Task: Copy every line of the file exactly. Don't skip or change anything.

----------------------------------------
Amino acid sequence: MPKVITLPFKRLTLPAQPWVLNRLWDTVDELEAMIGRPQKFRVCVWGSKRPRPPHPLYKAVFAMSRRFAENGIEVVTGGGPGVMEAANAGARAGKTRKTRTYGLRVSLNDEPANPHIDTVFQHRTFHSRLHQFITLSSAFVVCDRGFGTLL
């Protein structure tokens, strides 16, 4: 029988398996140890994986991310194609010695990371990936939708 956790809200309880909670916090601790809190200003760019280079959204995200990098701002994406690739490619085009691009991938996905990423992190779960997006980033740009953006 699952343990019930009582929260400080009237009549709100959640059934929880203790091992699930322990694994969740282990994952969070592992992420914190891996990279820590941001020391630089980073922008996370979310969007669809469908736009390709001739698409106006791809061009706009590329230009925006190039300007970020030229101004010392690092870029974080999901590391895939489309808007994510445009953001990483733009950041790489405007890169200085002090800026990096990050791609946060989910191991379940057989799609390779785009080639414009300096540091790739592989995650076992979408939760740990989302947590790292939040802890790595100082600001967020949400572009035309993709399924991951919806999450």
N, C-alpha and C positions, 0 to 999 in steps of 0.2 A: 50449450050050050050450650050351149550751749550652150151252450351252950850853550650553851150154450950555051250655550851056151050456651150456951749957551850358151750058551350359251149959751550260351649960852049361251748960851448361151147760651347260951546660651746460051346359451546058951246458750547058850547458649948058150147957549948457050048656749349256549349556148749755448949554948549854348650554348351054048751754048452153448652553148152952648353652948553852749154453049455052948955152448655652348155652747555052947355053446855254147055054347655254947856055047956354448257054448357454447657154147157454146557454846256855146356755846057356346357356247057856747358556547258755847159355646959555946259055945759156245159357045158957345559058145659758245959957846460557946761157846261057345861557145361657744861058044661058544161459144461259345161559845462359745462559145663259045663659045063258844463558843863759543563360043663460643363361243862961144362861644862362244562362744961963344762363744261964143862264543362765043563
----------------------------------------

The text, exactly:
Amino acid sequence: MPKVITLPFKRLTLPAQPWVLNRLWDTVDELEAMIGRPQKFRVCVWGSKRPRPPHPLYKAVFAMSRRFAENGIEVVTGGGPGVMEAANAGARAGKTRKTRTYGLRVSLNDEPANPHIDTVFQHRTFHSRLHQFITLSSAFVVCDRGFGTLL
């Protein structure tokens, strides 16, 4: 029988398996140890994986991310194609010695990371990936939708 956790809200309880909670916090601790809190200003760019280079959204995200990098701002994406690739490619085009691009991938996905990423992190779960997006980033740009953006 699952343990019930009582929260400080009237009549709100959640059934929880203790091992699930322990694994969740282990994952969070592992992420914190891996990279820590941001020391630089980073922008996370979310969007669809469908736009390709001739698409106006791809061009706009590329230009925006190039300007970020030229101004010392690092870029974080999901590391895939489309808007994510445009953001990483733009950041790489405007890169200085002090800026990096990050791609946060989910191991379940057989799609390779785009080639414009300096540091790739592989995650076992979408939760740990989302947590790292939040802890790595100082600001967020949400572009035309993709399924991951919806999450």
N, C-alpha and C positions, 0 to 999 in steps of 0.2 A: 50449450050050050050450650050351149550751749550652150151252450351252950850853550650553851150154450950555051250655550851056151050456651150456951749957551850358151750058551350359251149959751550260351649960852049361251748960851448361151147760651347260951546660651746460051346359451546058951246458750547058850547458649948058150147957549948457050048656749349256549349556148749755448949554948549854348650554348351054048751754048452153448652553148152952648353652948553852749154453049455052948955152448655652348155652747555052947355053446855254147055054347655254947856055047956354448257054448357454447657154147157454146557454846256855146356755846057356346357356247057856747358556547258755847159355646959555946259055945759156245159357045158957345559058145659758245959957846460557946761157846261057345861557145361657744861058044661058544161459144461259345161559845462359745462559145663259045663659045063258844463558843863759543563360043663460643363361243862961144362861644862362244562362744961963344762363744261964143862264543362765043563